Net worth - Issue 120 - Magazine | Monocle

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MONOCLE reaches Sconser, on Scotland’s remote northern Isle of Skye, late on a dreary Thursday afternoon. A van emblazoned with the image of a scallop is parked outside a white-washed house on a slope overlooking Loch Sligachan – it’s a sign that we’ve reached the right place. Yorkshire-born David Oakes greets us warmly. He started as an engineer and diver before a swift change of stroke. “I had to get away,” he says with a serious look. “I always wanted to be near the water, to farm the sea.”

David made the permanent move to Skye in his early twenties and soon hit upon the idea of farming scallops. “It took years of trials: different methods [searching for] different spots.” But from failure came understanding and in 1988 he requested a Crown Estate lease from the local government office. After a lengthy process he was given a patch of water close to his home. “We had to prove that our intervention was going to benefit the natural habitat of the bay, that we were going to be caretakers of the ecosystem,” says David. The area remains open to anybody for passage – and fishing – but his prized scallops must not be disturbed.

The next morning we head to the shore to meet David’s son Ben, who is busy unloading bags of fresh shells – 350 at Ben’s best guess. He’s just helped his father to unzip his heavy wetsuit. Ben’s first stop is Portree (the island’s biggest town) and a restaurant called Dulse & Brose. “Everything is locally sourced; it is our responsibility to help sustain these businesses,” says head chef Peter Cullen, as he cracks open one of the scallops in his kitchen. The rest of the orders will reach restaurants all over Skye, from smaller venues to Michelin-starred Lochbay in the nearby settlement of Stein.

What sets Sconser scallops apart is the manner in which they are cultivated. Firstly, David dives in to shift young scallops from the deeper water off the coast into the shallows; left in their natural habitat they are subject to predators and unpredictable conditions. The change in setting also provides access to more light and nutrients. Once they’re large enough they are dived and moved again – hence the “twice-dived” term seen on menus.

“We make sure we don’t overcrowd our allotment and we allow enough time for the scallops to grow at their natural pace – our intervention is minimal,” says Ben, now ensconced in an armchair in the lounge of the family home. Scallops take up to seven years to grow to their optimum size, which makes supply and demand a balancing act. New customers are often turned down in favour of keeping existing clients stocked up.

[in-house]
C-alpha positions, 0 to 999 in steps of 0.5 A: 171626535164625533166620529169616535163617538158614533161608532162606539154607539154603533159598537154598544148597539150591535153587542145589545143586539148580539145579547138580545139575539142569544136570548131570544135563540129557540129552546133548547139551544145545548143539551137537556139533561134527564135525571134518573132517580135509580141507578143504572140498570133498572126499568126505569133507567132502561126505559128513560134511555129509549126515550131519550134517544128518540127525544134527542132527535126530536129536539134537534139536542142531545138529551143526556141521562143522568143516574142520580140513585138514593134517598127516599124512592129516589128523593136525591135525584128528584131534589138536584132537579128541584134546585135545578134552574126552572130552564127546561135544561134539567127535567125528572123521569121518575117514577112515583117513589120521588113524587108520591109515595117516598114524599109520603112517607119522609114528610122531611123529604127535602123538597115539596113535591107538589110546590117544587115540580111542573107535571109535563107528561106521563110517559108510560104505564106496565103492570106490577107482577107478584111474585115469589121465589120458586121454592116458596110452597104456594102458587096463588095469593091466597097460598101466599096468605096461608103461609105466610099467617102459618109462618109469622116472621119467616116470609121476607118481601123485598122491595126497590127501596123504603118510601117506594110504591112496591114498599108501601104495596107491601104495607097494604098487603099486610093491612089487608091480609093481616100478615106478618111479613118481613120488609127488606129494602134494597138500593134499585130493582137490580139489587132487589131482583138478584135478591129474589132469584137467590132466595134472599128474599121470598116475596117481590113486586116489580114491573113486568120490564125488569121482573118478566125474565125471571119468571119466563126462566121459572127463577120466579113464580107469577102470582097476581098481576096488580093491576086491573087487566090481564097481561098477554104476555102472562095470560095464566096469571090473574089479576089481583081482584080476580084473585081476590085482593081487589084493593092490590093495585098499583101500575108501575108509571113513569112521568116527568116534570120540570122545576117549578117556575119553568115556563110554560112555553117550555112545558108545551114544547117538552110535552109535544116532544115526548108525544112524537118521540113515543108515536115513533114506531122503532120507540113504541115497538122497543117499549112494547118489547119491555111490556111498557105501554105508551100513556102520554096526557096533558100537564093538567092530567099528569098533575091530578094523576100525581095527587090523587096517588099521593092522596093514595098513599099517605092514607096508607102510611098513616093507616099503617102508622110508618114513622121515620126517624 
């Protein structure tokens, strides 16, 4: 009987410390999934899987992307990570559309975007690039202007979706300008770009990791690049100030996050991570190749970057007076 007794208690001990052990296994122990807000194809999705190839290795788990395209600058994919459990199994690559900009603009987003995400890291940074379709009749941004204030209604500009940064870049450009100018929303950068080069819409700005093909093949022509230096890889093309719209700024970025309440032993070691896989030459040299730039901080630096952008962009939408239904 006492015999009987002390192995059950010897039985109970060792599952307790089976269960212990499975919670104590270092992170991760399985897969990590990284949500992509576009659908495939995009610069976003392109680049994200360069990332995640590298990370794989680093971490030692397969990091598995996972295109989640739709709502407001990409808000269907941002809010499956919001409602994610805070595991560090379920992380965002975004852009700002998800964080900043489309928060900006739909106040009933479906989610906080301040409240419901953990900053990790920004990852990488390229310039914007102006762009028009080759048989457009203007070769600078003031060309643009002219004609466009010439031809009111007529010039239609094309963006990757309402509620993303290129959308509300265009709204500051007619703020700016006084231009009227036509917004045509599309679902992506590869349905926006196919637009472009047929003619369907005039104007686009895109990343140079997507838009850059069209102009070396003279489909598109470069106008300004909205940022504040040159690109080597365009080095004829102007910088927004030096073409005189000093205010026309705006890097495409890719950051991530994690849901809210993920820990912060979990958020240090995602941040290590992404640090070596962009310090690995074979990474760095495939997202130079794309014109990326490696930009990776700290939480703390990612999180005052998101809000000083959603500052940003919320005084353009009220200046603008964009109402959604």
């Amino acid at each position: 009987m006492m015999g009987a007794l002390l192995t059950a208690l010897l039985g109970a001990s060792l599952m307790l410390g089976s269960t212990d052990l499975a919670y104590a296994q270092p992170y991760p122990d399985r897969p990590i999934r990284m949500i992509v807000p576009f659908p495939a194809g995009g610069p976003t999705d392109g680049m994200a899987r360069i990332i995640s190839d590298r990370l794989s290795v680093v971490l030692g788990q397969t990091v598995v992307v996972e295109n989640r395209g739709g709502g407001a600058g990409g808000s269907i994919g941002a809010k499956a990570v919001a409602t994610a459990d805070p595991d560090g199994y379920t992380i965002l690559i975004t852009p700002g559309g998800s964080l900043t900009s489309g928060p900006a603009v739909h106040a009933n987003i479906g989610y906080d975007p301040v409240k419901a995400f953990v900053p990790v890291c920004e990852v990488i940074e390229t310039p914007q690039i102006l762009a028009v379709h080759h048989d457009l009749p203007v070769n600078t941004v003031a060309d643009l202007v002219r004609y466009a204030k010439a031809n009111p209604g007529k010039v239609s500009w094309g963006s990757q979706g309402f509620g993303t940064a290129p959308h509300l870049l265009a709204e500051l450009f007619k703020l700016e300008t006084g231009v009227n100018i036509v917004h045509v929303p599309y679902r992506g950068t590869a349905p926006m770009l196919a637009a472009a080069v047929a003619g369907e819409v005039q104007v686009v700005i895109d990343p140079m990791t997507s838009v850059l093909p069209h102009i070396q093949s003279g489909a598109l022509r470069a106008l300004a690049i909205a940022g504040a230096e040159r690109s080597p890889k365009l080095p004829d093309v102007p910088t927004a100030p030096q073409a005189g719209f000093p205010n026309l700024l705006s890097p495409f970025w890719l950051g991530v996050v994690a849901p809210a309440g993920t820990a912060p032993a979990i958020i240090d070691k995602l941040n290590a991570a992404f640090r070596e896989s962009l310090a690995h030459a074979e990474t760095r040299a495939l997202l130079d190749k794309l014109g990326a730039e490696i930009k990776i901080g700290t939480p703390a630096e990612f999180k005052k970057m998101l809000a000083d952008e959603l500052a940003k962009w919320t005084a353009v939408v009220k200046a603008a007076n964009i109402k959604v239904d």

With the Scottish shellfish industry valued at £177m (€197m), David has no hesitation when asked if there would be room for other prospective farmers to get involved: “Absolutely.” He thinks that what keeps others from entering the scene is the unreliability of the job: the layers of bureaucracy are numerous and ever-changing and the working day is entirely dependent on the weather. But what worries David and Ben most is not red tape – it’s the sea.

“One of the main changes in the past few years has been in the temperature of the water; we usually oscillate between 13c and 10c, summer to winter,” says Ben. Last year, by early October the temperature had dropped down to the average December figure. Granted, colder water means happier (read bigger) scallops. But what David sees is yet another sign of the weakening of the Gulf Stream, which should be tempering the colder water that comes from melting ice further north. “In the long term we all know that this is not good news,” says David gravely.

But David’s isn’t the only food-focused firm thriving in this Scottish outpost. From the Isle of Skye Distillers’ gin to the Isle of Skye Sea Salt Company, Sconser Scallops is one of a growing number of start-ups using environmentally friendly methods with success. Ben’s own effort is next: a line of skincare products made of locally harvested seaweed. “There is so much potential on Skye,” he says, before acknowledging the fact that mobile-phone reception is far from guaranteed. “It might not be the easiest spot to work from but the sense of community is priceless; we are very lucky to be able to count on it. I wouldn’t live anywhere else.”

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